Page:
St. Kitts and Nevis is fairly well advanced in terms of the provision of digital financial services and products to consumers. We are also very fortunate to have one of the highest mobile telephone penetration rates in the CARICOM region. This means that with more persons having access to cellular phone technology, more business can be conducted using electronic means. We can also see, through the emergence of digital financial services being provided by local firms such as JAD Cash and Carib Pay, that our Country is steadily progressing in this sector. Our market has also seen the entry of D-Cash, which is a digital currency product of the Eastern Caribbean Central Bank (ECCB) that was launched in 2021. Within the past few months we have also witnessed the interesting development of some 129 local businesses that are now taking the crypto currency Bitcoin as an acceptable form of payment for goods and services. As of the time of this recording, some 125 of these businesses were in St. Kitts and four (4) in Nevis.
In St. Kitts and Nevis, advocacy for consumer rights is led by the Ministry of International Trade, Industry, Commerce and Consumer Affairs. The Department of Consumer Affairs is the Ministry’s focal point for such matters and functions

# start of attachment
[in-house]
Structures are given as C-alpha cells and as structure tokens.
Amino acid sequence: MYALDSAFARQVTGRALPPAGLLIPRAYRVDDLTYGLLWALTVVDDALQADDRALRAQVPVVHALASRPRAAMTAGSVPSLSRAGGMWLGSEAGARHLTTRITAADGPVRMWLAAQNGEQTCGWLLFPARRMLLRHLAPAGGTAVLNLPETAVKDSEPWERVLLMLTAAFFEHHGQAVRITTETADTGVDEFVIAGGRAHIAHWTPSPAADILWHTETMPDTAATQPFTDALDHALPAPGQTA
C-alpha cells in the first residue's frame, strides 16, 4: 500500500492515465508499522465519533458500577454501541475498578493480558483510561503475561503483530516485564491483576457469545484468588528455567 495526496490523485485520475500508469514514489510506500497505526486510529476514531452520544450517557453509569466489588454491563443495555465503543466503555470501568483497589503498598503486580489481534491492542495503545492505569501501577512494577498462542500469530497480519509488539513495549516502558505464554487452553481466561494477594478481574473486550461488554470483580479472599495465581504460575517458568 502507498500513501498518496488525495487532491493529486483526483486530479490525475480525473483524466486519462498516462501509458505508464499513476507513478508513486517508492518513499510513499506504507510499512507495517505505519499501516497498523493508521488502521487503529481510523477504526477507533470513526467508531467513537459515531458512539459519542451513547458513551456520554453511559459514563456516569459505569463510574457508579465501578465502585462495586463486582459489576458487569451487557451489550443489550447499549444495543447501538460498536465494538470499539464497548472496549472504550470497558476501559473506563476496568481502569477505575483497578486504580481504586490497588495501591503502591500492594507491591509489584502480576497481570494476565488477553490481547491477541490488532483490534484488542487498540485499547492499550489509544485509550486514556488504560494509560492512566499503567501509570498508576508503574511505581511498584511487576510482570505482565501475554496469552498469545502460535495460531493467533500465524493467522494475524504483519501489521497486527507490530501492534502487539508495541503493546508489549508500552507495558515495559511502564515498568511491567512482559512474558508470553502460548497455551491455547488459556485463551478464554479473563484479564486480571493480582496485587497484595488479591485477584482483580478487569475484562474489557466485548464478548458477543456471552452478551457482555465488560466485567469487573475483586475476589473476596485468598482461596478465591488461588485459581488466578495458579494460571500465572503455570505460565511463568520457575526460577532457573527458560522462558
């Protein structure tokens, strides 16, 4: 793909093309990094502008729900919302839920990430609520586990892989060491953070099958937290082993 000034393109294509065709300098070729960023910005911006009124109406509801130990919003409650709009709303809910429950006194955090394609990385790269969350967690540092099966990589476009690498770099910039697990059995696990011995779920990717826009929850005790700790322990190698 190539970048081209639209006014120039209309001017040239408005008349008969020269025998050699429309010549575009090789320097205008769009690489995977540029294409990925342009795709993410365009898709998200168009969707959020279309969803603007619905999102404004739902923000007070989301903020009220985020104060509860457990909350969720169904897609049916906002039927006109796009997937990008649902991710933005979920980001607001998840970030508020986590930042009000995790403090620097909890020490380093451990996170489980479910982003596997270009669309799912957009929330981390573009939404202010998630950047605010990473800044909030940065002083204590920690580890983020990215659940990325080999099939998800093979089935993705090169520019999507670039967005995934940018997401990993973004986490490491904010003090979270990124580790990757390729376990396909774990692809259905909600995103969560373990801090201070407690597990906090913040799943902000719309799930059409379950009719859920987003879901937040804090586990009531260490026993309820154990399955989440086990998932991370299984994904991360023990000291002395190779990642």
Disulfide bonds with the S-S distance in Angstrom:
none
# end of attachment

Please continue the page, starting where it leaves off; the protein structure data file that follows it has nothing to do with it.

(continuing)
in several ways to protect consumers. This includes regular policing of business entities to ensure that matters such as clear pricing, placement and storage of goods, expiry dates,
after sales services, return policies, etc, are properly in place to protect consumers. The Department also provides mediation services in an effort to fairly settle consumer disputes with the private sector that may have originated from false, misleading or deceptive representation. Every effort is also made to empower consumers through various forms of consumer education. This year, the Ministry is also focused on strengthening the legislative and regulatory framework in which business is conducted in our Country via the passage of a new Consumer Protection Bill that already had a first reading in August 2021. The Department intends to complete all stakeholder consultations on the Bill by the end of the second quarter 2022 before the Bill receives its 2nd reading and is then passed.
The Department of Consumer Affairs continues to encourage all citizens and residents to know and exercise their rights as consumers. Consumers are also welcomed at the Department to seek redress of their grievances. A week of activities has been planned to observe World Consumer Rights Day 2022, the highlights of which are as follows:
➢ Business Sensitization Forum – March 15th ➢ Joint Staff Retreat in Nevis – March 16th
➢Staff Sensitization Workshop & Panel Discussion on ZIZ Radio and Television – March 17th.
A Church Service would have already been held at the Zion Moravian Church on Sunday, March 13th; and Consumer Spotlight Radio Sessions were carried on ZIZ, Freedom FM, Sugar City FM and Von Radio on Monday, March 14th.
Fellow Citizens and Residents of St. Kitts and Nevis, I extend best wishes to all on the occasion of World Consumer Rights Day 2022. Let us know our rights as consumers, and exercise those rights in a manner that fosters good relations between the buyers and sellers of goods and services in our Federation.